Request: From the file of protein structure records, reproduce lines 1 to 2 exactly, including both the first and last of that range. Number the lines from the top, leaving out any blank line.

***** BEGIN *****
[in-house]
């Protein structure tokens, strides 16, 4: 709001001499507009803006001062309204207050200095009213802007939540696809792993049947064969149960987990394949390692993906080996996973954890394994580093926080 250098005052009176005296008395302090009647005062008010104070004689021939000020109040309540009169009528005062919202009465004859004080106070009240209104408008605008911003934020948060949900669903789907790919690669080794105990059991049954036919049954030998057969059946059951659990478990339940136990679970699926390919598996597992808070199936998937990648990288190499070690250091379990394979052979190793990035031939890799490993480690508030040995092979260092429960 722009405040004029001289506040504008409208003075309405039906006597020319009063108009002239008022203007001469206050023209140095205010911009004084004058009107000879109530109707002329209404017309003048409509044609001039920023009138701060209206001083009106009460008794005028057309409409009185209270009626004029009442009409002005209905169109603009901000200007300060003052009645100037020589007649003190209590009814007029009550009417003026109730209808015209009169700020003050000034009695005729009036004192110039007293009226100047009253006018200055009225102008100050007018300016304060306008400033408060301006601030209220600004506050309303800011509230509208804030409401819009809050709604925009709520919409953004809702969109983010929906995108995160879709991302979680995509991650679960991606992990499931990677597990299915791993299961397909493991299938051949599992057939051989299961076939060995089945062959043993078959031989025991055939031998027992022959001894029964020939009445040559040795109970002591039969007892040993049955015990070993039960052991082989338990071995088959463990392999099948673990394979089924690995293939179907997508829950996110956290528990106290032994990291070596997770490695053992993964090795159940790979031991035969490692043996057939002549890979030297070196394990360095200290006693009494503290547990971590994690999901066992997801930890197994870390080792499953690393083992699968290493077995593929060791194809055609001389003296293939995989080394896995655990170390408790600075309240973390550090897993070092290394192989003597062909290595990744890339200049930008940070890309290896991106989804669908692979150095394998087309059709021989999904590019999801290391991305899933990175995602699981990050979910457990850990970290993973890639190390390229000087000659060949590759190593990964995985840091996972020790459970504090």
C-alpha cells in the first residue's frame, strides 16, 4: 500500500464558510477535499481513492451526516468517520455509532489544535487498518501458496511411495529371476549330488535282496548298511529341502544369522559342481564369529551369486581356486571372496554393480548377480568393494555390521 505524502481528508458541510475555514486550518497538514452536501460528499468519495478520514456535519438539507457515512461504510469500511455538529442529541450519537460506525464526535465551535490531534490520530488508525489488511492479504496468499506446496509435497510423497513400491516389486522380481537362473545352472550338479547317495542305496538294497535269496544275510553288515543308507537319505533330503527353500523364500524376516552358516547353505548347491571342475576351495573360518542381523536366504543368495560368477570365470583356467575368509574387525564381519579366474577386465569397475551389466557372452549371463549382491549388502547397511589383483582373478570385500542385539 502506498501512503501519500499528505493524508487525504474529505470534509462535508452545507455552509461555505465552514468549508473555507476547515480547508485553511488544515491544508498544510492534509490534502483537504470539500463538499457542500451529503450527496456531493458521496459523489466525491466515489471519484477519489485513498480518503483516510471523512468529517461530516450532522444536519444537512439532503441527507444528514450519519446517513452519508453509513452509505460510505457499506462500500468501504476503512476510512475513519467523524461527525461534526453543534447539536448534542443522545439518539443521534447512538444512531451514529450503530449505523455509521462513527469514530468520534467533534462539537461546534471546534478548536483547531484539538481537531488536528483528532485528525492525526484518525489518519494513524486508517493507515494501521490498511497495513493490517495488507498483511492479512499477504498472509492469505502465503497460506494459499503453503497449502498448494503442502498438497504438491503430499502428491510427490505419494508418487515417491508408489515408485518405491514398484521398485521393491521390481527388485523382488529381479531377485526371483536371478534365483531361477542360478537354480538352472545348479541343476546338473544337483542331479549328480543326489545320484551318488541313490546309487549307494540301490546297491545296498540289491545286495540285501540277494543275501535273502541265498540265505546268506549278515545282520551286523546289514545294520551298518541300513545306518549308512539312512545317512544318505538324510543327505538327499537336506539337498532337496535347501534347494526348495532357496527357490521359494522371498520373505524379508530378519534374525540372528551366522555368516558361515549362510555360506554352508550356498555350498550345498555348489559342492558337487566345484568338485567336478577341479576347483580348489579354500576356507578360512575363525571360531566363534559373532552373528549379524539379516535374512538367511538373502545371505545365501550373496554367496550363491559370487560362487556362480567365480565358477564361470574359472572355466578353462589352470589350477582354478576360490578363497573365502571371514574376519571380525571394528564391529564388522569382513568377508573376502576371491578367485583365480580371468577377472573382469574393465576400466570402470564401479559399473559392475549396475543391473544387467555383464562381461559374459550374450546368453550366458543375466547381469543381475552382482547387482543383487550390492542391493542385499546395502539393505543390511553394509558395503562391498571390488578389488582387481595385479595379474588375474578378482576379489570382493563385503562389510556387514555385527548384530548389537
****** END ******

[in-house]
């Protein structure tokens, strides 16, 4: 709001001499507009803006001062309204207050200095009213802007939540696809792993049947064969149960987990394949390692993906080996996973954890394994580093926080 250098005052009176005296008395302090009647005062008010104070004689021939000020109040309540009169009528005062919202009465004859004080106070009240209104408008605008911003934020948060949900669903789907790919690669080794105990059991049954036919049954030998057969059946059951659990478990339940136990679970699926390919598996597992808070199936998937990648990288190499070690250091379990394979052979190793990035031939890799490993480690508030040995092979260092429960 722009405040004029001289506040504008409208003075309405039906006597020319009063108009002239008022203007001469206050023209140095205010911009004084004058009107000879109530109707002329209404017309003048409509044609001039920023009138701060209206001083009106009460008794005028057309409409009185209270009626004029009442009409002005209905169109603009901000200007300060003052009645100037020589007649003190209590009814007029009550009417003026109730209808015209009169700020003050000034009695005729009036004192110039007293009226100047009253006018200055009225102008100050007018300016304060306008400033408060301006601030209220600004506050309303800011509230509208804030409401819009809050709604925009709520919409953004809702969109983010929906995108995160879709991302979680995509991650679960991606992990499931990677597990299915791993299961397909493991299938051949599992057939051989299961076939060995089945062959043993078959031989025991055939031998027992022959001894029964020939009445040559040795109970002591039969007892040993049955015990070993039960052991082989338990071995088959463990392999099948673990394979089924690995293939179907997508829950996110956290528990106290032994990291070596997770490695053992993964090795159940790979031991035969490692043996057939002549890979030297070196394990360095200290006693009494503290547990971590994690999901066992997801930890197994870390080792499953690393083992699968290493077995593929060791194809055609001389003296293939995989080394896995655990170390408790600075309240973390550090897993070092290394192989003597062909290595990744890339200049930008940070890309290896991106989804669908692979150095394998087309059709021989999904590019999801290391991305899933990175995602699981990050979910457990850990970290993973890639190390390229000087000659060949590759190593990964995985840091996972020790459970504090």